Prague Production Bounces Back with Hollywood Projects Due at Barrandov
Sean Bean, Jessica Chastain and Kate Beckingsale are among the top talent due to film in the Czech capital as a rebate scheme brings back international producers.
Prague's Barrandov Studios is set to host a slew of Hollywood movie and TV projects in the coming year as the Czech film service industry bounces back after a decade in the doldrums.
Plans to expand production incentives that introduced a 20 percent rebate on movies shooting in the former Communist central European country five years ago after years of political opposition are expected to put the country back on the international budgets of Hollywood producers.
Barrandov-based Stillking Films – co-producer of Soviet Stalin-era serial killer thriller Child 44 – is hosting the second season of Fox 21's Legends, a crime thriller starring British actor Sean Bean (Game of Thrones, Lord of the Rings) as a deep cover operative. And Lakeshore Entertainment is prepping for principle photography due to start in October on Underworld: Next Generation, the fifth film in the vampire franchise starring Kate Beckinsale.
The resurgence – a decade after other central and eastern European low-budget locations such as Budapest, Bucharest and Sofia stole a march on Prague with production incentives and cheaper crews and infrastructure – comes as the Karlovy Vary International Film Festival, opening tonight two hours west of Prague, marks its 50th edition.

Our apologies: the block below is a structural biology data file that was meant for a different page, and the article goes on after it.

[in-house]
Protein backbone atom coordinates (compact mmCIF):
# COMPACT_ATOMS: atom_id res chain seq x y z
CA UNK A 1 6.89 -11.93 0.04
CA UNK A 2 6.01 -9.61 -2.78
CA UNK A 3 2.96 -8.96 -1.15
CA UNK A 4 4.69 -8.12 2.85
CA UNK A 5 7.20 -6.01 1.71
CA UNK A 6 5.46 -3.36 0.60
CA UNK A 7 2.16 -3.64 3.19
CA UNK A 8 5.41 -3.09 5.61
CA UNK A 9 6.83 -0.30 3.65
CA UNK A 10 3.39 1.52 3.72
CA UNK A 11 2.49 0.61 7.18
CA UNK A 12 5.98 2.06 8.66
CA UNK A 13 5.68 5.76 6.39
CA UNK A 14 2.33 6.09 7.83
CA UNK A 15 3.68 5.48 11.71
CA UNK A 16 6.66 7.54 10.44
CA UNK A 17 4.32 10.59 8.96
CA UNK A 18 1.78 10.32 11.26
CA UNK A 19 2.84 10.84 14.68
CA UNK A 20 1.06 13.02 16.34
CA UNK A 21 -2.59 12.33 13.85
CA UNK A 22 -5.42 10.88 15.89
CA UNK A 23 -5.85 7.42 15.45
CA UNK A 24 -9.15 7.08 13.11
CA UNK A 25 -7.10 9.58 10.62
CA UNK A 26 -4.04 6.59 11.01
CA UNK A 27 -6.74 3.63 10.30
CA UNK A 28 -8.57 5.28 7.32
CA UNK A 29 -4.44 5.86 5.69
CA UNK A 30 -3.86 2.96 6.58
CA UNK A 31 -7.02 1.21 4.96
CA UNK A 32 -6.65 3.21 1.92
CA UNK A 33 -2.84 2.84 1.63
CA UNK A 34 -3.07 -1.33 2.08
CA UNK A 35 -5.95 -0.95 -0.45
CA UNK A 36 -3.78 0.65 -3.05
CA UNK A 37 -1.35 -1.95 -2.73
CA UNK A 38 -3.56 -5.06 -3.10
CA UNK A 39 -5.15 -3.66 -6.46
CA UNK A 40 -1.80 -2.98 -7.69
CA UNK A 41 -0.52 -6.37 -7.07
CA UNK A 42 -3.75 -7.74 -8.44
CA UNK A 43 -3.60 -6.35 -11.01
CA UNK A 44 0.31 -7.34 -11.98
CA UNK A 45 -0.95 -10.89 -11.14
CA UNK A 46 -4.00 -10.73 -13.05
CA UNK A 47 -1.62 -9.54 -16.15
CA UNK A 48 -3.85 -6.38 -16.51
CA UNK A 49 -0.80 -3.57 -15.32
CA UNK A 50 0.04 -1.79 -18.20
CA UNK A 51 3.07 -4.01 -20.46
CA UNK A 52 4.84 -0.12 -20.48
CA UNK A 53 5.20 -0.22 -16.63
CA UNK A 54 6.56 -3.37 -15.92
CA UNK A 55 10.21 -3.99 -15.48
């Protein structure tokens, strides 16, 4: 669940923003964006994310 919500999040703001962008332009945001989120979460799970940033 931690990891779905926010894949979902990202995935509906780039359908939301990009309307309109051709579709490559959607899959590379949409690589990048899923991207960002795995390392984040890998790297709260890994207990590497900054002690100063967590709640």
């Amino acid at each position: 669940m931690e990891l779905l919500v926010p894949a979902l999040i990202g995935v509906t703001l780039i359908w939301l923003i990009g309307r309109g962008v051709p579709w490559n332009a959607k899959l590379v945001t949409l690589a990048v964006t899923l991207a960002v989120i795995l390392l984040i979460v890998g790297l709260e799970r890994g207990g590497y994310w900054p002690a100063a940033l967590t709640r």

Richard Gere will receive the event's prestigious Crystal Globe for lifetime achievement and other star guests include Harvey Keitel, back after a break of more than 10 years.
Plans to beef up the production rebate scheme should be put before lawmakers before August, claims Czech film commissioner Ludmila Claussova.
"Many territories offer filmmakers incentives in the form of tax credits, but the Czech plan is different in that it actually gives producers cash grants once they finish their production," she says.
The rebate – worth 20 percent on production costs and 10 percent on above-the-line expenses – will pay out around $50 million to 71 film and TV projects shooting this year and next.
Proposed changes to the scheme due to be discussed in the Czech parliament include great flexibility and the lifting of a yearly cash limit on the rebate total.
"The rebate will no longer be subject to a yearly cap," adds Claussova. "Producers will be able to register at any time and immediately receive a registration certificate that guarantees payment of the rebate upon fulfilment of all conditions."
Payouts will be made throughout the year and producers will be able to choose to receive their grants in two parts: once upon completion of filming in the Czech Republic and again after the completion of all Czech production, she added.
Other projects coming to Prague include Anthropoid, a thriller based on the true wartime story of the assassination of a top Nazi officer by British-trained agents. The film is produced by U.S. company LD Entertainment, French firm 22h22 and Prague-based Lucky Man Films.
Two-time Oscar nominee Jessica Chastain will be in Prague in September, where she is starring in The Zookeeper's Wife, another wartime tale, this time about a Polish couple who saved hundreds of people and zoo animals during the Nazi occupation. The film's producers are U.K.-based Scion Films and Rowe/Miller Productions from the U.S., along with Czech Anglo Production.